IF you’ve got old Beano and Dandy comics hidden in the attic, they could net you over £2,000.
Dennis The Menace, star of the Beano, turned 70 this year and collectors are keen to nab rare editions and early annuals.
A 1940 Beano annual sold on eBay for £2,200 earlier this month.
New that year, it would have sold for just 12½p — or about £7.50 in today’s money.
These sought-after comics don’t even need to be in tip-top condition.
Currently there are listings for rare editions costing up to £7,000 but there’s no guarantee people will pay that price.
So what makes a comic book valuable?
Comics aren’t necessarily worth a fortune even if they are rare but there are certain things collectors will look for.
Malcolm Phillips, of Comic Book Auctions, said: “The better condition a comic is in, the more money it will sell for.
“Collectors are looking for clear, crisp pages with as little discolouration as possible, and with minimal rips.
“A comic will double in value if it comes with its original free gift or pull-out. That’s because, often, the original owner would throw the freebie away, making any extras a rare find.
“Finally, if few copies are known to be in existence, this will likely increase it’s value.”
If you have got a valuable comic, you could try to sell it yourself on eBay but it can be tricky to value them.
So, if you think it is really rare, use an auction house such as Comic Book Auctions.
Here are some of the biggest earners this year on eBay.
Cam and get smarter security
THE world is opening up and families are heading out – meaning burglars and pets can get up to no good.
Security cameras that link up to your phone are the answer.
Previously, they cost a fortune, needed expert set-up and suffered from limited features.
Now, they are affordable, easy to install and, because they are connected, get better with time as new features are added.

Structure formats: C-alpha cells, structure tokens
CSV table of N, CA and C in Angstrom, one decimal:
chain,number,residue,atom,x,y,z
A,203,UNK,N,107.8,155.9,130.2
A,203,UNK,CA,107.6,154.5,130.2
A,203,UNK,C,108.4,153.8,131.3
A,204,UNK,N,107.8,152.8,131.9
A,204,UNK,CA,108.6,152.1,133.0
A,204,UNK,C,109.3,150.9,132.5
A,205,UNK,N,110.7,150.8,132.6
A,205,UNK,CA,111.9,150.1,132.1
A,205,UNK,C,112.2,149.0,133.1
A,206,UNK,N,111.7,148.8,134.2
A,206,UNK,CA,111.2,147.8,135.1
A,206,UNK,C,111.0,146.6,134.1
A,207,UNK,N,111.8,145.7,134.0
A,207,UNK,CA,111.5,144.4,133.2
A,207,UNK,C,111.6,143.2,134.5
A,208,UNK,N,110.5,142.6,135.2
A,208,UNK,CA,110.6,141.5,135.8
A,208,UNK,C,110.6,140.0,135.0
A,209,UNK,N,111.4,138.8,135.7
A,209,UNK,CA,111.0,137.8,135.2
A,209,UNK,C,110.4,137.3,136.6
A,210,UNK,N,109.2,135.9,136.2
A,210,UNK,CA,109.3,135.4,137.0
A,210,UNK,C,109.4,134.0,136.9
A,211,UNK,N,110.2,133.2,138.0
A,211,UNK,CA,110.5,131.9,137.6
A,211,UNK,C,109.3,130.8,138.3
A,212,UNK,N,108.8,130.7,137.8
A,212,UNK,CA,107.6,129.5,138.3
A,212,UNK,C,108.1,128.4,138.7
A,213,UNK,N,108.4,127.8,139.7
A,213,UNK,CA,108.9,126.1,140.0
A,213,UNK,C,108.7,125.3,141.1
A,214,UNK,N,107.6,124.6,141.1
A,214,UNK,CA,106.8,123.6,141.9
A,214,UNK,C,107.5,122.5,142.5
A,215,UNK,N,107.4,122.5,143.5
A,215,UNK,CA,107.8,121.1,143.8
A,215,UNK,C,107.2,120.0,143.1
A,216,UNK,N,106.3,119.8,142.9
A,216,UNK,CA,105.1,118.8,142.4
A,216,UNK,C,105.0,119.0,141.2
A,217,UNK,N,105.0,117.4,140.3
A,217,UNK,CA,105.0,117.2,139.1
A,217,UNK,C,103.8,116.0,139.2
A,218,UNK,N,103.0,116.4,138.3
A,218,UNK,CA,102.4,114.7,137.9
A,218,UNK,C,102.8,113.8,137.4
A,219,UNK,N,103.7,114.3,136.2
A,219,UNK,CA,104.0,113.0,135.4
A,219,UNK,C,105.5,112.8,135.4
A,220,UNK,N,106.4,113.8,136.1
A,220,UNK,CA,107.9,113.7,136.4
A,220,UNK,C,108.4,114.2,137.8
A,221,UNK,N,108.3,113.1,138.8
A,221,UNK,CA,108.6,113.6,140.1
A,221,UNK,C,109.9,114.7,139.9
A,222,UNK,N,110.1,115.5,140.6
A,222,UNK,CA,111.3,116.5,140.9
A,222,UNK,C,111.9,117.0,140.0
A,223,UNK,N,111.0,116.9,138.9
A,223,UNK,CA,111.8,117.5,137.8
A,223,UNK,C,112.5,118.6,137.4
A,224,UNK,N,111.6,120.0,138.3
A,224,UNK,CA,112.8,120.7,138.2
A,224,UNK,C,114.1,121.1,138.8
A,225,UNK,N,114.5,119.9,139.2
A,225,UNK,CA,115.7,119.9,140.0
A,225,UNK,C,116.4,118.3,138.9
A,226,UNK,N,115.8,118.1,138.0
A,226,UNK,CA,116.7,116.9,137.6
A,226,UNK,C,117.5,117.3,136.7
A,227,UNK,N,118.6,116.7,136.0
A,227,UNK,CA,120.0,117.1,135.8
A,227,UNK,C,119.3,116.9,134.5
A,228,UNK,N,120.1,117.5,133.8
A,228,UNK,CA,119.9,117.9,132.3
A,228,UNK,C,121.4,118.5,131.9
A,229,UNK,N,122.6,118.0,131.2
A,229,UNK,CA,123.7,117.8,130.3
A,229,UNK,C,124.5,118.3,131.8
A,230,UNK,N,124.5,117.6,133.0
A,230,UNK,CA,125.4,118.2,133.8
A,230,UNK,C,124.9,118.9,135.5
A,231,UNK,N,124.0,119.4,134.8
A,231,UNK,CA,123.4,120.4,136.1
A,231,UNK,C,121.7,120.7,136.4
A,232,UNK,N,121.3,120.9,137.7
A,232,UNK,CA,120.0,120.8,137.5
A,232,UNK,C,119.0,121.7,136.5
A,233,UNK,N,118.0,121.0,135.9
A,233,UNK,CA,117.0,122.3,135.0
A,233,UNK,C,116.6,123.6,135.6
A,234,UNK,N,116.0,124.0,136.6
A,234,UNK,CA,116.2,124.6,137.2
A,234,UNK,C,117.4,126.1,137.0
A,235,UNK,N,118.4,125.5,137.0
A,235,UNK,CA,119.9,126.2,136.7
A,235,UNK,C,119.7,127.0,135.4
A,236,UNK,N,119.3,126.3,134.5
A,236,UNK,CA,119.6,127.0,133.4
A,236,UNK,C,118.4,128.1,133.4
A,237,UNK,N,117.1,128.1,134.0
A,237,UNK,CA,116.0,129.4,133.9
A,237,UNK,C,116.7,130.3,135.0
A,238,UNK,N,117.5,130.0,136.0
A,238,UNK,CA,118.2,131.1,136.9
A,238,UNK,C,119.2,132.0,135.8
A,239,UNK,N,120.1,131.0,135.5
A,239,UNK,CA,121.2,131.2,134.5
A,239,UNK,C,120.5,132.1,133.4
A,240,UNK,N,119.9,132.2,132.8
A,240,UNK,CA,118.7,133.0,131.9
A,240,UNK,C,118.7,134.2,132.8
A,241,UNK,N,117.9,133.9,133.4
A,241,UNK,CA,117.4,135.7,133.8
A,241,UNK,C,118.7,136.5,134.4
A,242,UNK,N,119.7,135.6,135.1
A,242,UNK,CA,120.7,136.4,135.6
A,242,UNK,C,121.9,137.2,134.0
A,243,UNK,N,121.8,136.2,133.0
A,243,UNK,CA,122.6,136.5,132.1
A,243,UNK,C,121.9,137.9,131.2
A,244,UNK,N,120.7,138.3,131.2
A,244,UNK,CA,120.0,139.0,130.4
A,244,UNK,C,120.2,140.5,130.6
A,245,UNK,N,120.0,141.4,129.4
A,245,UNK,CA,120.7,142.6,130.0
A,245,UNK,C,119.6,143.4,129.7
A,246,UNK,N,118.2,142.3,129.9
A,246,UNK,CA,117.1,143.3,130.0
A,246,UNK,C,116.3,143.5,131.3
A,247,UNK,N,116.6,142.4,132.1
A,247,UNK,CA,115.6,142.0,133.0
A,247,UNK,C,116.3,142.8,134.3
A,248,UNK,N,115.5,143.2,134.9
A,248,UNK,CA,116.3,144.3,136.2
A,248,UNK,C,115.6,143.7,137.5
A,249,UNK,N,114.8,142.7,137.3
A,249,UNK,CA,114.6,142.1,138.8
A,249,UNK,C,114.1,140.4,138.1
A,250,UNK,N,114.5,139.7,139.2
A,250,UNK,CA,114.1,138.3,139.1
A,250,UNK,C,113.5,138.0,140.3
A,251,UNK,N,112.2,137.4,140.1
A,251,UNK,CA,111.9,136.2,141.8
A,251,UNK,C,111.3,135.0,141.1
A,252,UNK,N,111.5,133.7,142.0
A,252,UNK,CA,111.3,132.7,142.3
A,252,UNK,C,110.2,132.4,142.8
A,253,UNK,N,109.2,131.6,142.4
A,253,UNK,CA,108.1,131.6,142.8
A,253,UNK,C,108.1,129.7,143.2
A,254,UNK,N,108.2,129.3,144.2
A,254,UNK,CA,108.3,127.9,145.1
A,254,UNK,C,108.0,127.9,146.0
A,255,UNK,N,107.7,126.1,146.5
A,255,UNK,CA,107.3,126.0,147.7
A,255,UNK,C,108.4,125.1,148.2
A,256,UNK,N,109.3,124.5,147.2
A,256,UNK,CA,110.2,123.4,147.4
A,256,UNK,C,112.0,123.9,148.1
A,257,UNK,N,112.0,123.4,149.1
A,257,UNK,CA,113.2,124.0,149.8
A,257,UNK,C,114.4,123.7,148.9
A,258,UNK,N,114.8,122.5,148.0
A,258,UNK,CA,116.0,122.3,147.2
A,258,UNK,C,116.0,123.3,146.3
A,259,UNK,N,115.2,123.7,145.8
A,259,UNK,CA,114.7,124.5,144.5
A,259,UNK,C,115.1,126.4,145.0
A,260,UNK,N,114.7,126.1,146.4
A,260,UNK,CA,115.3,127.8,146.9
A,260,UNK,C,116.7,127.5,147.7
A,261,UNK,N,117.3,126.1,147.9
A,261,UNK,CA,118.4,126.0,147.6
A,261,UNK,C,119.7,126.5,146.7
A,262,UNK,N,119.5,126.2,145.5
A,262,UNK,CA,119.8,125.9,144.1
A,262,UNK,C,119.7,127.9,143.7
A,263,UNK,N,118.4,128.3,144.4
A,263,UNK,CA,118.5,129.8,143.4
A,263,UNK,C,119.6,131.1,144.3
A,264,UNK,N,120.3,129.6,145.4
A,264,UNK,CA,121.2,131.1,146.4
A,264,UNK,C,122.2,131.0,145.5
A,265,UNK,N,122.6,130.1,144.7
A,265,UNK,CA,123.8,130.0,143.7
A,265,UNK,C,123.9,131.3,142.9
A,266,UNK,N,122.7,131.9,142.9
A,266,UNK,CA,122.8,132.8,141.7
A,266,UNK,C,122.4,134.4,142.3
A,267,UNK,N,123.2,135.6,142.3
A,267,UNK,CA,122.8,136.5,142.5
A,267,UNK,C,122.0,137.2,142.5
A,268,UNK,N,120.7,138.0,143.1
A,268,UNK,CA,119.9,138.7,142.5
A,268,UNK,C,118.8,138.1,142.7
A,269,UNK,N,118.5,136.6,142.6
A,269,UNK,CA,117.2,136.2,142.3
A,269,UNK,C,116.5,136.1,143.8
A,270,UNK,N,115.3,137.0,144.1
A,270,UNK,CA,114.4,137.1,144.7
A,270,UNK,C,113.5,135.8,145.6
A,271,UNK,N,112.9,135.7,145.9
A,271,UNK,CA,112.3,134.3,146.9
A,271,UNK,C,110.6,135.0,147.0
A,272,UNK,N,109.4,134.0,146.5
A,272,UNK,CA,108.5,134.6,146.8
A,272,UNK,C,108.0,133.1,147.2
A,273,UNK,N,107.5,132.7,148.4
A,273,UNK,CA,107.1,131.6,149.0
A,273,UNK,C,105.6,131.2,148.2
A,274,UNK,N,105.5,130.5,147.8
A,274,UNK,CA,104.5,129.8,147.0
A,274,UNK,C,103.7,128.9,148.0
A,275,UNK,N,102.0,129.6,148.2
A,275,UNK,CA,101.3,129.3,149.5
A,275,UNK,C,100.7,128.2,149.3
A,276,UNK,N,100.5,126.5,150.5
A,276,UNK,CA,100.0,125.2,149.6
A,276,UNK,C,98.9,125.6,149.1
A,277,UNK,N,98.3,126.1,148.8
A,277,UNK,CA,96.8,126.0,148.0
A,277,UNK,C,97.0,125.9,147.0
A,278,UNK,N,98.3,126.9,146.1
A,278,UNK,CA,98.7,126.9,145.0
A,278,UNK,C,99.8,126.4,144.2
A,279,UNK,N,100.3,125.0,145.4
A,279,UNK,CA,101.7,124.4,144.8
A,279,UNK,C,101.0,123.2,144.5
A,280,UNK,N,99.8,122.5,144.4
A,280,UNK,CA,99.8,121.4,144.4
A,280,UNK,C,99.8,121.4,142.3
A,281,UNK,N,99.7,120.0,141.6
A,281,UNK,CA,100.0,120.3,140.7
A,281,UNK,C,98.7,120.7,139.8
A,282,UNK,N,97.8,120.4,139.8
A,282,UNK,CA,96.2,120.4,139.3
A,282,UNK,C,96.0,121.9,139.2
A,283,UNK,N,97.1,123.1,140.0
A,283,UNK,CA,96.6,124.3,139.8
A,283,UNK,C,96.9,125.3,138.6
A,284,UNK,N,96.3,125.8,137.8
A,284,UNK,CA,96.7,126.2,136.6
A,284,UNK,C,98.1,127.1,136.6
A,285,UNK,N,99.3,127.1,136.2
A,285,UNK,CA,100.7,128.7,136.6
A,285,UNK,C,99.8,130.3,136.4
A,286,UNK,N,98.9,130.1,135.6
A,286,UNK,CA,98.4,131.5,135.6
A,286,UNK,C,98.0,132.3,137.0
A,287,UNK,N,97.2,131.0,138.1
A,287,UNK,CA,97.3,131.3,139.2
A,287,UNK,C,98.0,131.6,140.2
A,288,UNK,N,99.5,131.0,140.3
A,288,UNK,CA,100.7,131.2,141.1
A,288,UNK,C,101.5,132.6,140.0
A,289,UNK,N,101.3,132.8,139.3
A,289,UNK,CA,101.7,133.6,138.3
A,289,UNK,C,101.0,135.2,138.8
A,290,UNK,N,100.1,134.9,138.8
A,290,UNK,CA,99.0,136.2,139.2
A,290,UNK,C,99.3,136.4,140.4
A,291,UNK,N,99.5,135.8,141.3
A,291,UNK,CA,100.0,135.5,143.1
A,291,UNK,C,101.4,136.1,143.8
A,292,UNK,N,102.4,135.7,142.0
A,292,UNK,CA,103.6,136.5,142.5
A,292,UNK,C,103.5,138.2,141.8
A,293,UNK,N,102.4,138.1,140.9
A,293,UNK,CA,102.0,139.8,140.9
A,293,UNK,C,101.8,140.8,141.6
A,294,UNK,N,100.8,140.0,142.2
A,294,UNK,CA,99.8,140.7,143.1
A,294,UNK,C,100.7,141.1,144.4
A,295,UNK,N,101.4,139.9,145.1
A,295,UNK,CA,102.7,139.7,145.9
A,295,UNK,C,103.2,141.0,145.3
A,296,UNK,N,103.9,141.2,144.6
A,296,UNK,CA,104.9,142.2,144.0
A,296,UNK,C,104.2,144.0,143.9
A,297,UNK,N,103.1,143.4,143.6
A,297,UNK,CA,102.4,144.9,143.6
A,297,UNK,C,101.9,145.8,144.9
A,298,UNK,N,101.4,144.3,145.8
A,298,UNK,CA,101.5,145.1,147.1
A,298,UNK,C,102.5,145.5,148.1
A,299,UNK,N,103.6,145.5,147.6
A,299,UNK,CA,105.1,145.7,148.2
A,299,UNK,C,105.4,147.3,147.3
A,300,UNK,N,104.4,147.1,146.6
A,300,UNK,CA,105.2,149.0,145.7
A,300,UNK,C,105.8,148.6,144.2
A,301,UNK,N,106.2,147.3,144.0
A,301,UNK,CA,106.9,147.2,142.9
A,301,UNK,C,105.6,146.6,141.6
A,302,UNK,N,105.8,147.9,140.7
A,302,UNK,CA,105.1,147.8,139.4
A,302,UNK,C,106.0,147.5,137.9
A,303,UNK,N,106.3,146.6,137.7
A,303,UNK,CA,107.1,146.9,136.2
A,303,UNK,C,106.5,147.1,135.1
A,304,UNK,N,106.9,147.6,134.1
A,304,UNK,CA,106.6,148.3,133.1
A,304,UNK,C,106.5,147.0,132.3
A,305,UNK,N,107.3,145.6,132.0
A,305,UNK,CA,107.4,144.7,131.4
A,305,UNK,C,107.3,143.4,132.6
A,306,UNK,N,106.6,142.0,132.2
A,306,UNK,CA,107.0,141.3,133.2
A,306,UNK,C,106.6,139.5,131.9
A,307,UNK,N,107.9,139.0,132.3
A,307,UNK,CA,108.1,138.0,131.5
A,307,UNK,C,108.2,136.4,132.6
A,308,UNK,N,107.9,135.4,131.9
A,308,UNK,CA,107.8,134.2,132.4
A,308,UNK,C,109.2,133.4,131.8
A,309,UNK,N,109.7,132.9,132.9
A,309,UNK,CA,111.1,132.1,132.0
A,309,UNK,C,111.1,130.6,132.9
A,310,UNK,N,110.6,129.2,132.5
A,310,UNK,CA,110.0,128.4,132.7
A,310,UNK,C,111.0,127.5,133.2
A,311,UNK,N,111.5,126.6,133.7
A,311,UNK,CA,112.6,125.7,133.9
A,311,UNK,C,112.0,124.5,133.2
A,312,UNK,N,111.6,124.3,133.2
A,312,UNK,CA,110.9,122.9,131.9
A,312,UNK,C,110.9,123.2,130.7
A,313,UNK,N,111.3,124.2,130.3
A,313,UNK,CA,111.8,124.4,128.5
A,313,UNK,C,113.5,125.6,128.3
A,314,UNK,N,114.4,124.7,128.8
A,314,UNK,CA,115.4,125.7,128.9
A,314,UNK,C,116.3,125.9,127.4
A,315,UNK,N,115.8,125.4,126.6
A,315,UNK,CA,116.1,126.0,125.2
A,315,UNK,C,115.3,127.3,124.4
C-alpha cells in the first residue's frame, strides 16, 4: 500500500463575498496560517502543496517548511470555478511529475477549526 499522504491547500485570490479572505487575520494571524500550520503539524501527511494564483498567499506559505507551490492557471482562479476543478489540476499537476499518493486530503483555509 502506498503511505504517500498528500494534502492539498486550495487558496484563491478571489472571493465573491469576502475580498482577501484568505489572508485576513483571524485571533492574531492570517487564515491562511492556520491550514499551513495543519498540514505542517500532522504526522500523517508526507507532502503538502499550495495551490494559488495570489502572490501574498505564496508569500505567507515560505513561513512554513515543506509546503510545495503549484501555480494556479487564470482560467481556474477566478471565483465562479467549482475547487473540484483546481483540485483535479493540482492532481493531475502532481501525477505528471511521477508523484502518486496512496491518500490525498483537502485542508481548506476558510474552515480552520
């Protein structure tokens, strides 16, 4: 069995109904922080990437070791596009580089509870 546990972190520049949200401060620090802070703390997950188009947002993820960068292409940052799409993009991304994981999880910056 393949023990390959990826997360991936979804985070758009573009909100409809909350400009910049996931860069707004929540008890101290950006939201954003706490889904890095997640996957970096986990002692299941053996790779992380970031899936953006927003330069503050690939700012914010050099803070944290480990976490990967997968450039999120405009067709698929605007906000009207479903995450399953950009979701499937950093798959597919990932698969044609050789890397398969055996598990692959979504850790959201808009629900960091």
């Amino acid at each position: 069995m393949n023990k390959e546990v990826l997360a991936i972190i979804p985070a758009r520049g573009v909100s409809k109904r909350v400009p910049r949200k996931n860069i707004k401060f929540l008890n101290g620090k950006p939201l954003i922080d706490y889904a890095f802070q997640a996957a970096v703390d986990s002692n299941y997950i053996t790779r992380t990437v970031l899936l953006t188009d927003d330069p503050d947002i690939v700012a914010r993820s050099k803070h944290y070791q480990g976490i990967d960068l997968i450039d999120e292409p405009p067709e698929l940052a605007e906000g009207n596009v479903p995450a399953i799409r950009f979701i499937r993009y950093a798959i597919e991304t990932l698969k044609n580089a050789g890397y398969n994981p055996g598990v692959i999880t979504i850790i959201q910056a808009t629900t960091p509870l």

We have tested some of the best-value options– some that work outdoors as well as inside, and even one that reassures you the camera is disabled when you are at home.
SECURITY is front and centre with this one, which has a white shutter that snaps into place to cover the camera and disconnect the microphone. This way, you know that even if the camera was hacked, your privacy is assured.
Video quality is good and, as well as a microphone, there is a speaker so that you can challenge someone who shouldn’t be there or say, “Get down, Fluffy”.
Unlike some Arlo cameras which require a separate home hub, this connects wirelessly to your broadband router.
- Arlo Essential indoor camera – £119.99, John Lewis
BECAUSE this camera has a battery, it is easy to set up, and it’s weatherproof so it can be used outdoors, too. The battery lasts for months at a time and the mount is highly adjustable.
It stands out for storage – video is kept online free for seven days, and it offers face detection for up to ten faces which most brands charge extra for.
- Swann Wire-free 1080P security camera – £99.99, swann.com
THIS has real versatility, thanks to a magnetic base which attaches it securely and simply to a suitable metal surface. Alternatively, you can just stand the unit pretty much anywhere.
You can set it up so that when you walk through the front door, it stops recording and, when it spots your phone is no longer at home, starts recording.
- Google Nest Indoor – £116, Currys
THE Blink Mini, part of Amazon, is a camera that’s tiny, basic and amazingly cheap. Though its image quality isn’t a match for the other cameras we have tested here, the Blink is very simple and easy to use.
Clips are saved in the cloud and the live feed is not continuous, but for the price, this is a great choice.
- Blink Mini – £24.99 from Amazon
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